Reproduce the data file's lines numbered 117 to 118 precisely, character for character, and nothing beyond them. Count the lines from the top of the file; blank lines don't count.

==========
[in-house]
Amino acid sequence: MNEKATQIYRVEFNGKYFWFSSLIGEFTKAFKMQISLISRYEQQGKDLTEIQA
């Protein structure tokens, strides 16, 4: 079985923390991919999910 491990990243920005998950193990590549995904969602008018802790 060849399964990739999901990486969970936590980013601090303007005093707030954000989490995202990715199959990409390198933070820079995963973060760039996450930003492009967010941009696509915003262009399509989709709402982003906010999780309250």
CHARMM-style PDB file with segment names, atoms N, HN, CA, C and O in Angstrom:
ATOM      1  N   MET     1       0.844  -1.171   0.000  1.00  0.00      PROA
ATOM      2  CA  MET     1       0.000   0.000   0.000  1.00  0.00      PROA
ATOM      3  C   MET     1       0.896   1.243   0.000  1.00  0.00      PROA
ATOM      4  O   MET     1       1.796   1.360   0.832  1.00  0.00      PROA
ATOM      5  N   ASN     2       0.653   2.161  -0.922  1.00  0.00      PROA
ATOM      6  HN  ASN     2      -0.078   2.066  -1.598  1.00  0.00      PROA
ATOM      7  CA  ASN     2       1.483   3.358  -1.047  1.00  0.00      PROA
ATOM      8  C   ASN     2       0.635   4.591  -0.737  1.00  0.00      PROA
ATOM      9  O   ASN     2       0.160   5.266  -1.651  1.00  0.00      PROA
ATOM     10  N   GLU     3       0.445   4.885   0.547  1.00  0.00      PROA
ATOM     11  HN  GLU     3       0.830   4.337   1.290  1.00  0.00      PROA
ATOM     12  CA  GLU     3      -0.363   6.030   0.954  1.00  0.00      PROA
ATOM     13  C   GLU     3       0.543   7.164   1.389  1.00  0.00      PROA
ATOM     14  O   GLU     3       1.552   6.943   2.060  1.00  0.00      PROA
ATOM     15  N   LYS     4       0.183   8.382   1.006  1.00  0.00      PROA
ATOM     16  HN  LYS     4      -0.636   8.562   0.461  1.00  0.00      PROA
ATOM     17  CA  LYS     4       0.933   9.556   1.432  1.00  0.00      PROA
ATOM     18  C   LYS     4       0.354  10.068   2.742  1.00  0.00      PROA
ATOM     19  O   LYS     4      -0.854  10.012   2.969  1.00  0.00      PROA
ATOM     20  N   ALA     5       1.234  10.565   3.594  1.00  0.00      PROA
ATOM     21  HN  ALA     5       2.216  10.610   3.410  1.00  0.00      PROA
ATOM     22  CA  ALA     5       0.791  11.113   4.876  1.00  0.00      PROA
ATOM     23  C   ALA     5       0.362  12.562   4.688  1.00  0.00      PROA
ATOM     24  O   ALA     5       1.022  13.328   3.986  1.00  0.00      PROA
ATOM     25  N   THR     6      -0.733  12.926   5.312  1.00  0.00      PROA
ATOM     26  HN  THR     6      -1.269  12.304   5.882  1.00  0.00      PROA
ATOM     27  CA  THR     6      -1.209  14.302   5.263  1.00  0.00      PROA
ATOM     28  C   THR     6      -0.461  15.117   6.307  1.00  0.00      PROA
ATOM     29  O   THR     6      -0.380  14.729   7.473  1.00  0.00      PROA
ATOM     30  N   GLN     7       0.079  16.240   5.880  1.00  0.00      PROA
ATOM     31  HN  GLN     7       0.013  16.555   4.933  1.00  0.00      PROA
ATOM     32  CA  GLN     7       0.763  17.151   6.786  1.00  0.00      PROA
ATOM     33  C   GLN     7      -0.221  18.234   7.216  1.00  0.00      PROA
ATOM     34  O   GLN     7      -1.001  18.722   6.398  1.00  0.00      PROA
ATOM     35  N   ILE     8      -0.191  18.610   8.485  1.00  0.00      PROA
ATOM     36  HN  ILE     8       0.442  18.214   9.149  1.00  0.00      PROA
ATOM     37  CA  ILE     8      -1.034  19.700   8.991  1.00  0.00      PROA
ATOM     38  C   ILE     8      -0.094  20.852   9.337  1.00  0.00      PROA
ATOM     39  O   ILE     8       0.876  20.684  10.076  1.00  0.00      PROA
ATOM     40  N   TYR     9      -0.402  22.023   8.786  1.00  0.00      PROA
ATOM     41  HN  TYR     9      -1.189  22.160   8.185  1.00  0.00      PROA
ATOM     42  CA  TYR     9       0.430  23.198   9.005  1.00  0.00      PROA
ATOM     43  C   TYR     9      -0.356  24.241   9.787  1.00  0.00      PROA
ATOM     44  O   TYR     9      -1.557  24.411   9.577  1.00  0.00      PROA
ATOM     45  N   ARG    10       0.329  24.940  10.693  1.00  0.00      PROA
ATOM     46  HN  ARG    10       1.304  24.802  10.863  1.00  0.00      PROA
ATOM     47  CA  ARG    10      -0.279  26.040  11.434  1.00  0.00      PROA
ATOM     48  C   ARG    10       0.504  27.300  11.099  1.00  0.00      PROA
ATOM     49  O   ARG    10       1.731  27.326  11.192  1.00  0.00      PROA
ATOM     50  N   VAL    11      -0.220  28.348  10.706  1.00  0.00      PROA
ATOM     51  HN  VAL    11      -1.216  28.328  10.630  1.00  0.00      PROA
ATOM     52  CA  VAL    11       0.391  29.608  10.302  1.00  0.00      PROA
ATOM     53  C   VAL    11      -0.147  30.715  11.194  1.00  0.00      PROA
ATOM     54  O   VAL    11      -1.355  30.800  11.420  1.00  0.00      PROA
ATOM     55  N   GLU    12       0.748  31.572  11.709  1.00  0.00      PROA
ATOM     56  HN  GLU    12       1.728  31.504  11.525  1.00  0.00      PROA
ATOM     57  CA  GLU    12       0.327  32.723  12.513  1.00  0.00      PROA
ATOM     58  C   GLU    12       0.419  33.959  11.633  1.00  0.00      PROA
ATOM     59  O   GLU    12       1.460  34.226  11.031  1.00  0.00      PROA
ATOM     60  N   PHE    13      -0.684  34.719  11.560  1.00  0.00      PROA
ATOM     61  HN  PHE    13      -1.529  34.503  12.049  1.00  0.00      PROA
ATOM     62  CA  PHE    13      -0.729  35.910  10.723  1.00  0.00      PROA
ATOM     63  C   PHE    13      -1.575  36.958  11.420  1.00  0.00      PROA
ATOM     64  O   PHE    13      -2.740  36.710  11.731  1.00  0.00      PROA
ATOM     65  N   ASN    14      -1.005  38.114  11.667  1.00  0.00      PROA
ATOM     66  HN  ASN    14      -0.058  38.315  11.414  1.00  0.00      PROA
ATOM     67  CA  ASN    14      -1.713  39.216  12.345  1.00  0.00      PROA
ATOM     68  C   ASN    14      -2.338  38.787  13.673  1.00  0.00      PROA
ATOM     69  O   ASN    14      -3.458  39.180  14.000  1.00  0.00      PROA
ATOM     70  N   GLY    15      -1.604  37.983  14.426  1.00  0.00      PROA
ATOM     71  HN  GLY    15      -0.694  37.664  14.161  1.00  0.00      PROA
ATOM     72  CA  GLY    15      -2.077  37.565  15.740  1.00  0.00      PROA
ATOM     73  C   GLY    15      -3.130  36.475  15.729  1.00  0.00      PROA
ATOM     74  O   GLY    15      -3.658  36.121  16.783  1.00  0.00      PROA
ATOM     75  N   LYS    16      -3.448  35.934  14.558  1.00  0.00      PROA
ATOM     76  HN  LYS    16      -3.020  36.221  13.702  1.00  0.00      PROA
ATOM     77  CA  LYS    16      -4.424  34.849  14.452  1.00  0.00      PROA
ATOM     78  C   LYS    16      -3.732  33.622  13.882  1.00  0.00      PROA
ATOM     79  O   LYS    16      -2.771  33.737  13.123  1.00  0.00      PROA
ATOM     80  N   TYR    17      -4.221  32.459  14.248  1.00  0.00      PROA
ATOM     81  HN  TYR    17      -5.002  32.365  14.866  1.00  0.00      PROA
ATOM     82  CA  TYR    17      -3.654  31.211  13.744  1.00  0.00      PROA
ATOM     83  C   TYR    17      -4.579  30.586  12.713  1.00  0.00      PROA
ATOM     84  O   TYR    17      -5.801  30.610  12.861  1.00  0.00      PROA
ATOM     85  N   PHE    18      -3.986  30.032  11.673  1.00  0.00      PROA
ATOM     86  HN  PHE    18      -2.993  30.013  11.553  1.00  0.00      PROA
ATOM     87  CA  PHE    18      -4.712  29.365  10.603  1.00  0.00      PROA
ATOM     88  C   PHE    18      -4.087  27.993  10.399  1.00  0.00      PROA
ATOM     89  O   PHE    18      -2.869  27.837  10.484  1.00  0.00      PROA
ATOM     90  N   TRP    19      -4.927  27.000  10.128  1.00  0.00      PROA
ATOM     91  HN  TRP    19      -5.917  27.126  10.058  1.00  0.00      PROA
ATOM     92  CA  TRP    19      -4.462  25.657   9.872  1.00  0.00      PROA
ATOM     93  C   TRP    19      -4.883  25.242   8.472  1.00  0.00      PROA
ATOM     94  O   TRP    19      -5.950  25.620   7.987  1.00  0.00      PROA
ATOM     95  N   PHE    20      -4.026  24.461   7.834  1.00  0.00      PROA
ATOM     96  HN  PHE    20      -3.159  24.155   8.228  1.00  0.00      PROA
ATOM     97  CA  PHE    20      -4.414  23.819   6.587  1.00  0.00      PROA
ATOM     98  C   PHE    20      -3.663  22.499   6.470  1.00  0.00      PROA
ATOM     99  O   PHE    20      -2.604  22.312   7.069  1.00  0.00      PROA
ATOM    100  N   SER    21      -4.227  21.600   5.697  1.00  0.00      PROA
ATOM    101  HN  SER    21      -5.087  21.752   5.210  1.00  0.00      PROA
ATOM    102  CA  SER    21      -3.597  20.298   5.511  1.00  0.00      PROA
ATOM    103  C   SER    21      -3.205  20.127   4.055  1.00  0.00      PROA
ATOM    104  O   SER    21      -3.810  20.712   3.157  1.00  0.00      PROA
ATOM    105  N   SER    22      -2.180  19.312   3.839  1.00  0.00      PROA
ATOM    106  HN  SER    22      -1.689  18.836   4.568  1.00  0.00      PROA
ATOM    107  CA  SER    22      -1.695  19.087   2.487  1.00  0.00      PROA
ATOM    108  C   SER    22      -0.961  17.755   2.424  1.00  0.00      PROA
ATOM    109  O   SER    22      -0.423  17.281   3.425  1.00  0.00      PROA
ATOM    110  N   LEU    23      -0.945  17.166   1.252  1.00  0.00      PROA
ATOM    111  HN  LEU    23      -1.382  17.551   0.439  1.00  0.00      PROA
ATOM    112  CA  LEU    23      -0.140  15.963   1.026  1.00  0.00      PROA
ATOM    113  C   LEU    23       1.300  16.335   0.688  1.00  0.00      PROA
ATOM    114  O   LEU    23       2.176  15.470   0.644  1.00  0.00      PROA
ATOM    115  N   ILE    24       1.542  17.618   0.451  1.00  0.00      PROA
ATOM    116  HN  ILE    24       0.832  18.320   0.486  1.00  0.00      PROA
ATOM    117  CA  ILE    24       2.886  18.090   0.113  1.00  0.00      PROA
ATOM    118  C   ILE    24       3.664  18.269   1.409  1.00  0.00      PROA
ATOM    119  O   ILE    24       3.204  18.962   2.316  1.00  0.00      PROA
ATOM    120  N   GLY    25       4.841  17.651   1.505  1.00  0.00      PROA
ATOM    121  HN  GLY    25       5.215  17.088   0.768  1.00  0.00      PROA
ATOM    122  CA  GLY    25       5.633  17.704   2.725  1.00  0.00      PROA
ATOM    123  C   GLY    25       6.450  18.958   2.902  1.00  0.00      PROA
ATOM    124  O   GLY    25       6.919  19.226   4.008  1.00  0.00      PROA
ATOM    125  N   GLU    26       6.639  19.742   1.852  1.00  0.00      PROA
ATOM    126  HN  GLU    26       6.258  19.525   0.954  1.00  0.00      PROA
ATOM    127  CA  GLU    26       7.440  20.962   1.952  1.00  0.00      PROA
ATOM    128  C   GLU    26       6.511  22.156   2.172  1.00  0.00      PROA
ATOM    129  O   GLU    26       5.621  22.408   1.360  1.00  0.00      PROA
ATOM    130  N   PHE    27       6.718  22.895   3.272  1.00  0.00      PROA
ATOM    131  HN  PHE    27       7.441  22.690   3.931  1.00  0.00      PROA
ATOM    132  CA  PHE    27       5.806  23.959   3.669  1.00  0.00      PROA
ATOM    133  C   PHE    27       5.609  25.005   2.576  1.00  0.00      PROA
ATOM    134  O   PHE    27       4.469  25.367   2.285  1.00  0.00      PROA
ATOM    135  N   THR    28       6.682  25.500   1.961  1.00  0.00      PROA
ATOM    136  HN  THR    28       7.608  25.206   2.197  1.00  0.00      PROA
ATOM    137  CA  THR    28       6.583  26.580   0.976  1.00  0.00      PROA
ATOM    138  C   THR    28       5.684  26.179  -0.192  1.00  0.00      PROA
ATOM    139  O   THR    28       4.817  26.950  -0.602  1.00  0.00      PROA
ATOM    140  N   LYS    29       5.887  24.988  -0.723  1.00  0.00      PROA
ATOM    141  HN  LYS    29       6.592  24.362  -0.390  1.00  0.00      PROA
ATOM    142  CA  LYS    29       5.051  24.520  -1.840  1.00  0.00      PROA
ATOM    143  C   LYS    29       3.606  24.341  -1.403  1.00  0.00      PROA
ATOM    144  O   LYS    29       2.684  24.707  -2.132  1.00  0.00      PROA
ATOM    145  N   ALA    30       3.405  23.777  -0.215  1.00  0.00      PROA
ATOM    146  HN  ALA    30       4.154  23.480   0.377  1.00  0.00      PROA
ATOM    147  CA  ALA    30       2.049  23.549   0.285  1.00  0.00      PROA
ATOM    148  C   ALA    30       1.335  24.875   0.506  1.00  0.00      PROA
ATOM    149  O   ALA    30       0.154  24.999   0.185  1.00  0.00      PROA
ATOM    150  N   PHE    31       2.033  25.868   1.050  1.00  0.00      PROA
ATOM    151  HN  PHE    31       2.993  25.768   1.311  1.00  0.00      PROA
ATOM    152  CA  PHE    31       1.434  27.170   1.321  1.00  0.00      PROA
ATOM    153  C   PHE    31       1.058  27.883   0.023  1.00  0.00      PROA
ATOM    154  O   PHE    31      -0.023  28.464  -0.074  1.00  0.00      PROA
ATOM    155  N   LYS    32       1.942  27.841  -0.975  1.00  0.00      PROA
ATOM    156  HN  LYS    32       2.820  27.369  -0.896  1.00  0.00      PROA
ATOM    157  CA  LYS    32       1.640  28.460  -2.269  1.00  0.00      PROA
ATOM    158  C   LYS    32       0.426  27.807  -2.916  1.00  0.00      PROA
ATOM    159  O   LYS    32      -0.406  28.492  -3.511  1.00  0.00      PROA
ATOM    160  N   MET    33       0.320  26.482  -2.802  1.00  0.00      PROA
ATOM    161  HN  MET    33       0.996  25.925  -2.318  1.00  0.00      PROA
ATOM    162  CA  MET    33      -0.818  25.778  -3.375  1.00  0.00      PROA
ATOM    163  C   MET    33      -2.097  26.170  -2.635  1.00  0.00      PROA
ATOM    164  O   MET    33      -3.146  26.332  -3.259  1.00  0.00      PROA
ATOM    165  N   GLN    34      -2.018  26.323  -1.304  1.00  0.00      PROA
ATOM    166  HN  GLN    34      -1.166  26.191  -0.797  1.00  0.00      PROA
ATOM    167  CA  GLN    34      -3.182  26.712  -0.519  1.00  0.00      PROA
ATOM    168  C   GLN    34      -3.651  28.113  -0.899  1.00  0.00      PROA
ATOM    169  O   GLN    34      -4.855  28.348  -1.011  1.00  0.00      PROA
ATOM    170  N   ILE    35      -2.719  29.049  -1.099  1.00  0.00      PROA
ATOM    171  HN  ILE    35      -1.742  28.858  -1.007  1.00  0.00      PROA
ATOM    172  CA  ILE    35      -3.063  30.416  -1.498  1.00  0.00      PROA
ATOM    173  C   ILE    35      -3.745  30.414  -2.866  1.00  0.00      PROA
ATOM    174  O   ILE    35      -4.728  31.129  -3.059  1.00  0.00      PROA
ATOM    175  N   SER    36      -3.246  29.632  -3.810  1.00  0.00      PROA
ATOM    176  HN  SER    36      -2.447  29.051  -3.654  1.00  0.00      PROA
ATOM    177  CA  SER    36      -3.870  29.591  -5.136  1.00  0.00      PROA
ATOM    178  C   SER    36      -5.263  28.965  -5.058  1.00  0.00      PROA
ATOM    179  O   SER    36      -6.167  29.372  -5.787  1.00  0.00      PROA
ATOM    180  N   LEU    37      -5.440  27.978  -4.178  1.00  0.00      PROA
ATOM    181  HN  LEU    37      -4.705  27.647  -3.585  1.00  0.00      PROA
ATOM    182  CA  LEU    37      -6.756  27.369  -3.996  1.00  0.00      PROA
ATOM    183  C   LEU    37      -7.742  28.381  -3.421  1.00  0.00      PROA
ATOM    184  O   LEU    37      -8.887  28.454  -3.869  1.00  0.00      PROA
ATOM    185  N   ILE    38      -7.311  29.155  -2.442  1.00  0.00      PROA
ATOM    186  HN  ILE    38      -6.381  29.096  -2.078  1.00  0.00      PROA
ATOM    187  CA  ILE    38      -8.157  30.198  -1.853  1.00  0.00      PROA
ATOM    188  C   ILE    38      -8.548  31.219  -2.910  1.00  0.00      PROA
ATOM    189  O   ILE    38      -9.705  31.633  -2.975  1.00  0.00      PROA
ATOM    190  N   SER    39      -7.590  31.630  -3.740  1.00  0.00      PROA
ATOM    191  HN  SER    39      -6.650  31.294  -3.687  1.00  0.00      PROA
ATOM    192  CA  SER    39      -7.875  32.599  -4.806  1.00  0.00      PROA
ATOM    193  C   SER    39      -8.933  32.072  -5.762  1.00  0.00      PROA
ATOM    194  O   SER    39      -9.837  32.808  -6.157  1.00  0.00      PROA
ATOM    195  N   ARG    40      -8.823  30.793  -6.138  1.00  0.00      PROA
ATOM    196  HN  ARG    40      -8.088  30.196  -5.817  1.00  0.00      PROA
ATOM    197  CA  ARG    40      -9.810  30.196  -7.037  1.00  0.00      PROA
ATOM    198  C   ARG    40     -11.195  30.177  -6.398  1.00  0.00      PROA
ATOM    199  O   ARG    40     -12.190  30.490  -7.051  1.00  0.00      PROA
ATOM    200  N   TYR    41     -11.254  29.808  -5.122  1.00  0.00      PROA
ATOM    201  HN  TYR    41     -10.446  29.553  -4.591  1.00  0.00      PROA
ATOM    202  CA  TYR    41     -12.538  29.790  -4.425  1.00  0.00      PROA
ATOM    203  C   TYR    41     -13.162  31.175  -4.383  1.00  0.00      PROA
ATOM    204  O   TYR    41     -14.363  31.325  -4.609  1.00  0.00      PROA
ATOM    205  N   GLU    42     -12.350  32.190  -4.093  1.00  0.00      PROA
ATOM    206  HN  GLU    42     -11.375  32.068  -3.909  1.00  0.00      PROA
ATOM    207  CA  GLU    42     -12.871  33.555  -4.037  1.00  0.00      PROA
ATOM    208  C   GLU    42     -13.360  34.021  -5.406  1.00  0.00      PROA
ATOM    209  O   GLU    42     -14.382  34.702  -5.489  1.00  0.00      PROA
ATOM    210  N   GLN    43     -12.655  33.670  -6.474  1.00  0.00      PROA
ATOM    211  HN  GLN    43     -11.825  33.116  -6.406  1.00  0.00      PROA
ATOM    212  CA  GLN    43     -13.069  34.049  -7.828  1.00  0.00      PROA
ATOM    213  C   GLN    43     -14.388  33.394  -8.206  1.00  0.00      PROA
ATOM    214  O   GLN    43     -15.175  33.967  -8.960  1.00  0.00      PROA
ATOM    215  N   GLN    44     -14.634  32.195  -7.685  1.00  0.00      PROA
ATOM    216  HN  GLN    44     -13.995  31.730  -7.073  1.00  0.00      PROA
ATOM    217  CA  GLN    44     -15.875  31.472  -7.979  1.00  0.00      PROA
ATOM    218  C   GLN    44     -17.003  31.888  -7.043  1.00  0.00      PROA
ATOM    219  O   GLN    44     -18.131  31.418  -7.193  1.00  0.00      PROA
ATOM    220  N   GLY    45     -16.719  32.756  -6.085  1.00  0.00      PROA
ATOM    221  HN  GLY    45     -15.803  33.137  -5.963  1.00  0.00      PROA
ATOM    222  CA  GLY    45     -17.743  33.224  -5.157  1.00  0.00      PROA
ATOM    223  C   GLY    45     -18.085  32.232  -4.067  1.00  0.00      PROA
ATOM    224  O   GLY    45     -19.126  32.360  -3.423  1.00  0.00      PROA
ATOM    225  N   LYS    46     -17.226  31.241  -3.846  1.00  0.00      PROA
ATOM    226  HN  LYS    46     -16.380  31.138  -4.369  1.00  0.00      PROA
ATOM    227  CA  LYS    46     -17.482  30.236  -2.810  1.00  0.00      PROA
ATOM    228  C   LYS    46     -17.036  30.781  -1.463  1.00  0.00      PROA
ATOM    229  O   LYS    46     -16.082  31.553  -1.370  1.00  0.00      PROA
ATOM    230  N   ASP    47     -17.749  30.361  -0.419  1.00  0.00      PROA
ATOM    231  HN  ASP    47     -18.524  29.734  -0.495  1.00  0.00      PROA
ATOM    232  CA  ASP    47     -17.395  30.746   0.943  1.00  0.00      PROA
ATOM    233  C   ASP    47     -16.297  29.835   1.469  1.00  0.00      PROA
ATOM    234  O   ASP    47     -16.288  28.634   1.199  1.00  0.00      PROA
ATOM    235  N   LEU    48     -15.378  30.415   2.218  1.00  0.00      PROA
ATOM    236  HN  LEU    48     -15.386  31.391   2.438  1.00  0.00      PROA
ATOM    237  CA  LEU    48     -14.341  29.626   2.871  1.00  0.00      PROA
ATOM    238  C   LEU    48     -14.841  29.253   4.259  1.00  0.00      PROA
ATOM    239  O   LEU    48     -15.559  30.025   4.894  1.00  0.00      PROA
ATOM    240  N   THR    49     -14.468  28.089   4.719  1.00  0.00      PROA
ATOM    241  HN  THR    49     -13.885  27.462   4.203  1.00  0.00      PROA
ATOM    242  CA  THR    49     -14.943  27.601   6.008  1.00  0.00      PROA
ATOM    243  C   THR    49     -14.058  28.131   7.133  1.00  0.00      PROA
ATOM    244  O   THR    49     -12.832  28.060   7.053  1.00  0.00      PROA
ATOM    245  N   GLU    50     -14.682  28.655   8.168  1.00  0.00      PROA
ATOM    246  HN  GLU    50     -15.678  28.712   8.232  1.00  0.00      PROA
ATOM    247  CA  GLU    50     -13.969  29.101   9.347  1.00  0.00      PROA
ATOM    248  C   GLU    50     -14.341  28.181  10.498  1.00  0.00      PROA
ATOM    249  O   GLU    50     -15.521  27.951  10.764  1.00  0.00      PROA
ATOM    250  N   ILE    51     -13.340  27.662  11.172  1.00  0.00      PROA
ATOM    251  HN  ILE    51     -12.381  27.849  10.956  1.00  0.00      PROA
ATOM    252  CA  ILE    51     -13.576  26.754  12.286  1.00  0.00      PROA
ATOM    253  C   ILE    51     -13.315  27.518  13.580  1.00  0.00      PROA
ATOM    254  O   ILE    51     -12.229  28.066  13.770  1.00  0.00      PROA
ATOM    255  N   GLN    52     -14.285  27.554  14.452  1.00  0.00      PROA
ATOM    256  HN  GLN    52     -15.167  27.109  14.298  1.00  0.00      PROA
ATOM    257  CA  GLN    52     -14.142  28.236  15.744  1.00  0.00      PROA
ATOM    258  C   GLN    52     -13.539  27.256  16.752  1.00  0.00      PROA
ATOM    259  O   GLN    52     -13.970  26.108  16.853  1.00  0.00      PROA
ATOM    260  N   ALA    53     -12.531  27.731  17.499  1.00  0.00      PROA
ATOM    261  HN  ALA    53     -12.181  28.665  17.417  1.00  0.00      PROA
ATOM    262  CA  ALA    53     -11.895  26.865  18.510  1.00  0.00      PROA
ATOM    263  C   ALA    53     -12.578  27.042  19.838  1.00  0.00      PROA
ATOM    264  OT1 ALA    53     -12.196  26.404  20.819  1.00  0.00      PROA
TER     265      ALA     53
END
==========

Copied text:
ATOM    113  C   LEU    23       1.300  16.335   0.688  1.00  0.00      PROA
ATOM    114  O   LEU    23       2.176  15.470   0.644  1.00  0.00      PROA